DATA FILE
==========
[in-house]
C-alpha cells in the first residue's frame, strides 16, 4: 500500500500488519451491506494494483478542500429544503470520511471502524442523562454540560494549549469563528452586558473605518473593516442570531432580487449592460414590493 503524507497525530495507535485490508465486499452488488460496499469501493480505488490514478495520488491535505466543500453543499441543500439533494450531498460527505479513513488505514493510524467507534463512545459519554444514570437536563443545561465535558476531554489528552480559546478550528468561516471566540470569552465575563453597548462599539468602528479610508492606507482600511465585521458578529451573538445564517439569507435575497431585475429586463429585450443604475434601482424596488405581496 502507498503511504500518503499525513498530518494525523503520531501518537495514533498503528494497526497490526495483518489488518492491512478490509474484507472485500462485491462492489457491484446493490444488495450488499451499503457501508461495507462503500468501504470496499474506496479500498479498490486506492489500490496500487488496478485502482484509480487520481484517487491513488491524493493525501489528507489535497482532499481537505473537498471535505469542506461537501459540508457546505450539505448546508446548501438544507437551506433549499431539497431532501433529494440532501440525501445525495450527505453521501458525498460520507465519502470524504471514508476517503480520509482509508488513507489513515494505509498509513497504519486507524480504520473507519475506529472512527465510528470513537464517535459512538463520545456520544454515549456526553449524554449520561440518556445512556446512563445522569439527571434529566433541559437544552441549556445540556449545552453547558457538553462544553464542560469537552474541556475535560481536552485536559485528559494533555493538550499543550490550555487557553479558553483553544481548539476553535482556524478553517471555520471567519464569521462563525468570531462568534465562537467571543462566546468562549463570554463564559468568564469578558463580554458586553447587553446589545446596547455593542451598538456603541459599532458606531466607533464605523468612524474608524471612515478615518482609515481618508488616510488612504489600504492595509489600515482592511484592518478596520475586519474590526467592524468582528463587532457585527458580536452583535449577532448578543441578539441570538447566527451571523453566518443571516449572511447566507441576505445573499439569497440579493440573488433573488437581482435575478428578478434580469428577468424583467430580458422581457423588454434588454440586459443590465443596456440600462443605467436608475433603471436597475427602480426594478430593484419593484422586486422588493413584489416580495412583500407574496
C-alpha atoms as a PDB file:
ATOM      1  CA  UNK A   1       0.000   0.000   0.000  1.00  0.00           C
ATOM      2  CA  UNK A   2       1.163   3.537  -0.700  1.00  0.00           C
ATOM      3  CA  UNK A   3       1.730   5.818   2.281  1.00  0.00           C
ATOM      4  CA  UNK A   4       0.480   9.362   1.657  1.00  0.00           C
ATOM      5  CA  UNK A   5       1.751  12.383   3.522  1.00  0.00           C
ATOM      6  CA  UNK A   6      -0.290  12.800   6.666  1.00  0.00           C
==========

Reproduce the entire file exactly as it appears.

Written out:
[in-house]
C-alpha cells in the first residue's frame, strides 16, 4: 500500500500488519451491506494494483478542500429544503470520511471502524442523562454540560494549549469563528452586558473605518473593516442570531432580487449592460414590493 503524507497525530495507535485490508465486499452488488460496499469501493480505488490514478495520488491535505466543500453543499441543500439533494450531498460527505479513513488505514493510524467507534463512545459519554444514570437536563443545561465535558476531554489528552480559546478550528468561516471566540470569552465575563453597548462599539468602528479610508492606507482600511465585521458578529451573538445564517439569507435575497431585475429586463429585450443604475434601482424596488405581496 502507498503511504500518503499525513498530518494525523503520531501518537495514533498503528494497526497490526495483518489488518492491512478490509474484507472485500462485491462492489457491484446493490444488495450488499451499503457501508461495507462503500468501504470496499474506496479500498479498490486506492489500490496500487488496478485502482484509480487520481484517487491513488491524493493525501489528507489535497482532499481537505473537498471535505469542506461537501459540508457546505450539505448546508446548501438544507437551506433549499431539497431532501433529494440532501440525501445525495450527505453521501458525498460520507465519502470524504471514508476517503480520509482509508488513507489513515494505509498509513497504519486507524480504520473507519475506529472512527465510528470513537464517535459512538463520545456520544454515549456526553449524554449520561440518556445512556446512563445522569439527571434529566433541559437544552441549556445540556449545552453547558457538553462544553464542560469537552474541556475535560481536552485536559485528559494533555493538550499543550490550555487557553479558553483553544481548539476553535482556524478553517471555520471567519464569521462563525468570531462568534465562537467571543462566546468562549463570554463564559468568564469578558463580554458586553447587553446589545446596547455593542451598538456603541459599532458606531466607533464605523468612524474608524471612515478615518482609515481618508488616510488612504489600504492595509489600515482592511484592518478596520475586519474590526467592524468582528463587532457585527458580536452583535449577532448578543441578539441570538447566527451571523453566518443571516449572511447566507441576505445573499439569497440579493440573488433573488437581482435575478428578478434580469428577468424583467430580458422581457423588454434588454440586459443590465443596456440600462443605467436608475433603471436597475427602480426594478430593484419593484422586486422588493413584489416580495412583500407574496
C-alpha atoms as a PDB file:
ATOM      1  CA  UNK A   1       0.000   0.000   0.000  1.00  0.00           C
ATOM      2  CA  UNK A   2       1.163   3.537  -0.700  1.00  0.00           C
ATOM      3  CA  UNK A   3       1.730   5.818   2.281  1.00  0.00           C
ATOM      4  CA  UNK A   4       0.480   9.362   1.657  1.00  0.00           C
ATOM      5  CA  UNK A   5       1.751  12.383   3.522  1.00  0.00           C
ATOM      6  CA  UNK A   6      -0.290  12.800   6.666  1.00  0.00           C